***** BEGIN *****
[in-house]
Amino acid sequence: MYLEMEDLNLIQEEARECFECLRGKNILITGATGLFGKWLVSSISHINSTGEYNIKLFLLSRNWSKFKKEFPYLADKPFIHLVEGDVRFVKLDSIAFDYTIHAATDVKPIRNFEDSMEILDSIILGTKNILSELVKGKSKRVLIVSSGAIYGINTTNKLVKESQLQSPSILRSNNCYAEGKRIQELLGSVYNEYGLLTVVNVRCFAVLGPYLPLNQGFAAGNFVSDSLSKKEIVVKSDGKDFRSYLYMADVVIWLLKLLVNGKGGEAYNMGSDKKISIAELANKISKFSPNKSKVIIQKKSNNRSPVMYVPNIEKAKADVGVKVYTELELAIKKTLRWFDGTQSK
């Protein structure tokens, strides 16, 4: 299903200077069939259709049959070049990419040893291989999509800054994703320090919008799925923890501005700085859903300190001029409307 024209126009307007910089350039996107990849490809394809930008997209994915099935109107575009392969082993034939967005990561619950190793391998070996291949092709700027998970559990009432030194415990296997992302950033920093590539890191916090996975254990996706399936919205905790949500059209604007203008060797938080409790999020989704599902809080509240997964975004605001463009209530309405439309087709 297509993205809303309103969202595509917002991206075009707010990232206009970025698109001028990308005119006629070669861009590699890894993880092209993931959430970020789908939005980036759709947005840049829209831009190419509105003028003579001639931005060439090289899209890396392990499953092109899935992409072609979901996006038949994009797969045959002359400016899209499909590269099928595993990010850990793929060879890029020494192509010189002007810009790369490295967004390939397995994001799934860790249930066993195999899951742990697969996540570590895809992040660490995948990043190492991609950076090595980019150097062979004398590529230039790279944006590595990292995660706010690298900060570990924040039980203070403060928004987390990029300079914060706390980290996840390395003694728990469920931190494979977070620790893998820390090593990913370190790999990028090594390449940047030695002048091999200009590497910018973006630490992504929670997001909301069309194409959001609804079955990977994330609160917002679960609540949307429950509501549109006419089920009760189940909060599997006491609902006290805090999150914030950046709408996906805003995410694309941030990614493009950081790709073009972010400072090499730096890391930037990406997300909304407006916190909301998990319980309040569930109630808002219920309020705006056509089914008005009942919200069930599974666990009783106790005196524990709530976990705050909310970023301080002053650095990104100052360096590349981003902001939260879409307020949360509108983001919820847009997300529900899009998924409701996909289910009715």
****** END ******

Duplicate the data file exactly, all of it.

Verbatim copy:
[in-house]
Amino acid sequence: MYLEMEDLNLIQEEARECFECLRGKNILITGATGLFGKWLVSSISHINSTGEYNIKLFLLSRNWSKFKKEFPYLADKPFIHLVEGDVRFVKLDSIAFDYTIHAATDVKPIRNFEDSMEILDSIILGTKNILSELVKGKSKRVLIVSSGAIYGINTTNKLVKESQLQSPSILRSNNCYAEGKRIQELLGSVYNEYGLLTVVNVRCFAVLGPYLPLNQGFAAGNFVSDSLSKKEIVVKSDGKDFRSYLYMADVVIWLLKLLVNGKGGEAYNMGSDKKISIAELANKISKFSPNKSKVIIQKKSNNRSPVMYVPNIEKAKADVGVKVYTELELAIKKTLRWFDGTQSK
């Protein structure tokens, strides 16, 4: 299903200077069939259709049959070049990419040893291989999509800054994703320090919008799925923890501005700085859903300190001029409307 024209126009307007910089350039996107990849490809394809930008997209994915099935109107575009392969082993034939967005990561619950190793391998070996291949092709700027998970559990009432030194415990296997992302950033920093590539890191916090996975254990996706399936919205905790949500059209604007203008060797938080409790999020989704599902809080509240997964975004605001463009209530309405439309087709 297509993205809303309103969202595509917002991206075009707010990232206009970025698109001028990308005119006629070669861009590699890894993880092209993931959430970020789908939005980036759709947005840049829209831009190419509105003028003579001639931005060439090289899209890396392990499953092109899935992409072609979901996006038949994009797969045959002359400016899209499909590269099928595993990010850990793929060879890029020494192509010189002007810009790369490295967004390939397995994001799934860790249930066993195999899951742990697969996540570590895809992040660490995948990043190492991609950076090595980019150097062979004398590529230039790279944006590595990292995660706010690298900060570990924040039980203070403060928004987390990029300079914060706390980290996840390395003694728990469920931190494979977070620790893998820390090593990913370190790999990028090594390449940047030695002048091999200009590497910018973006630490992504929670997001909301069309194409959001609804079955990977994330609160917002679960609540949307429950509501549109006419089920009760189940909060599997006491609902006290805090999150914030950046709408996906805003995410694309941030990614493009950081790709073009972010400072090499730096890391930037990406997300909304407006916190909301998990319980309040569930109630808002219920309020705006056509089914008005009942919200069930599974666990009783106790005196524990709530976990705050909310970023301080002053650095990104100052360096590349981003902001939260879409307020949360509108983001919820847009997300529900899009998924409701996909289910009715």